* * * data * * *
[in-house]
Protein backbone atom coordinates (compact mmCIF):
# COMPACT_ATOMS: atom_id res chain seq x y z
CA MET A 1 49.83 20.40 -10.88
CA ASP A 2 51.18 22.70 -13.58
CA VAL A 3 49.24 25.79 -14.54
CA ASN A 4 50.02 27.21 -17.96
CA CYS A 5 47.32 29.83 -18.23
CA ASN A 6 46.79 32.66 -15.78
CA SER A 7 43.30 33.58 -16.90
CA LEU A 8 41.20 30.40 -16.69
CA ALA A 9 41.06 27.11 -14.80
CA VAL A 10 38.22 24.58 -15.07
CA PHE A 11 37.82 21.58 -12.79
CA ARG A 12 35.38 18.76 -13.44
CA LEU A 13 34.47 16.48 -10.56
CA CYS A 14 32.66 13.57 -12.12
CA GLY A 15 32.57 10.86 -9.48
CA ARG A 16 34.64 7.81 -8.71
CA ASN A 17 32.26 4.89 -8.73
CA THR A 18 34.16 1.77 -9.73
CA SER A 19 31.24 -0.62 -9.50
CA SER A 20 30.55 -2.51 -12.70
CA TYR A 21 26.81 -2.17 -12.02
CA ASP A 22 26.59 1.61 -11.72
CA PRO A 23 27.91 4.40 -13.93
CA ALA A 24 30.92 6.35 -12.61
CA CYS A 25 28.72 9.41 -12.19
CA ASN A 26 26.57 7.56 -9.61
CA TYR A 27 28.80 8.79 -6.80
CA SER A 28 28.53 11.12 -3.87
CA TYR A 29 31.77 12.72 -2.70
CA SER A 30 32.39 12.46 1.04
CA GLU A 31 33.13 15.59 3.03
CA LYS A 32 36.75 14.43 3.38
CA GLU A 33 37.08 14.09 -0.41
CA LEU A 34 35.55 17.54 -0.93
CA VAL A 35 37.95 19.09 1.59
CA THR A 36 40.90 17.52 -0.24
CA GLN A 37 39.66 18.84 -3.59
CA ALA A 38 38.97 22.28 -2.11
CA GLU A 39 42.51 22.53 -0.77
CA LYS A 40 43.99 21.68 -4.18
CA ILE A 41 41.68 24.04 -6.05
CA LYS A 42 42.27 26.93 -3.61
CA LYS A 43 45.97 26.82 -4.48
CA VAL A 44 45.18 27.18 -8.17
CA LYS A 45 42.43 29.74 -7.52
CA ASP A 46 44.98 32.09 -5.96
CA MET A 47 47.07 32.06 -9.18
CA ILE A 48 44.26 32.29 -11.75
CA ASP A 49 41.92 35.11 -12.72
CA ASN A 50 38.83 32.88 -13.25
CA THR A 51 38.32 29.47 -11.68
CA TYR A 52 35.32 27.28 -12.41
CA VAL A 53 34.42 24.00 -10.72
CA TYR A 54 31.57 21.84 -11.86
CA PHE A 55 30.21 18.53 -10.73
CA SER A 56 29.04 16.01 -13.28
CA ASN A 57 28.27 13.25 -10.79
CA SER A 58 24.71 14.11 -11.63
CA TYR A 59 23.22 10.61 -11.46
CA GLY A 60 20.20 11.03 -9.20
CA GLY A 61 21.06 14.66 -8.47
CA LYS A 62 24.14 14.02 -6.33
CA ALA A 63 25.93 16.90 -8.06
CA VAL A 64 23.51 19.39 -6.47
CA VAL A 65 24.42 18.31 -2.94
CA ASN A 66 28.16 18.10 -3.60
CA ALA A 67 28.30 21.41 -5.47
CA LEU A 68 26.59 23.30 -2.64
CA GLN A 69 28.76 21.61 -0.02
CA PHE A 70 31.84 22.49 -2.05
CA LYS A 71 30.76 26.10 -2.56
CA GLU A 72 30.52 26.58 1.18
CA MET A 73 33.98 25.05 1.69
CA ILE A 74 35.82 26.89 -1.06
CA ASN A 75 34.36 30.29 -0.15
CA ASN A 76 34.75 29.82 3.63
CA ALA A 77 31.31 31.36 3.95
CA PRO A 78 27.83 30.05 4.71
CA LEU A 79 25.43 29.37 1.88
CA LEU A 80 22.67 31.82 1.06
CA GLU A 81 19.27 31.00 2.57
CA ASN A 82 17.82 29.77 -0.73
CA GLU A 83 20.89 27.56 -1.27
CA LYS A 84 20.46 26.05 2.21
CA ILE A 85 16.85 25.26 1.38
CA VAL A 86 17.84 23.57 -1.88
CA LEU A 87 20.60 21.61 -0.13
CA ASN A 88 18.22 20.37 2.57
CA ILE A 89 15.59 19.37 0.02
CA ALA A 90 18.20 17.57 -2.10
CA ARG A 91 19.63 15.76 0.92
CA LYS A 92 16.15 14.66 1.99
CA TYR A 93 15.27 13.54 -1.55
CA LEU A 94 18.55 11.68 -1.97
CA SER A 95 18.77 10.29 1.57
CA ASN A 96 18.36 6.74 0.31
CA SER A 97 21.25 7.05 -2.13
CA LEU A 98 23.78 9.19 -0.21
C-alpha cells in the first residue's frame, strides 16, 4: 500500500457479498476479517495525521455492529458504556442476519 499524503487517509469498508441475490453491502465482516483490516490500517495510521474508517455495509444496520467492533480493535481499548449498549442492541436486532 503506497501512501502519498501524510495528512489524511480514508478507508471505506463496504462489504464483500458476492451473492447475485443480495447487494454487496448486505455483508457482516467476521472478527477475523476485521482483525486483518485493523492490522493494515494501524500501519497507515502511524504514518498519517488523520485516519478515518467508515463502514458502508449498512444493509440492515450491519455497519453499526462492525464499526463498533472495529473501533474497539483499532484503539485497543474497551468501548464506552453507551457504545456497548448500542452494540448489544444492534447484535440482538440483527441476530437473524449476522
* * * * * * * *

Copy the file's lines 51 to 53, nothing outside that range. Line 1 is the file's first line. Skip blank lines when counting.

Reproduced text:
CA ILE A 48 44.26 32.29 -11.75
CA ASP A 49 41.92 35.11 -12.72
CA ASN A 50 38.83 32.88 -13.25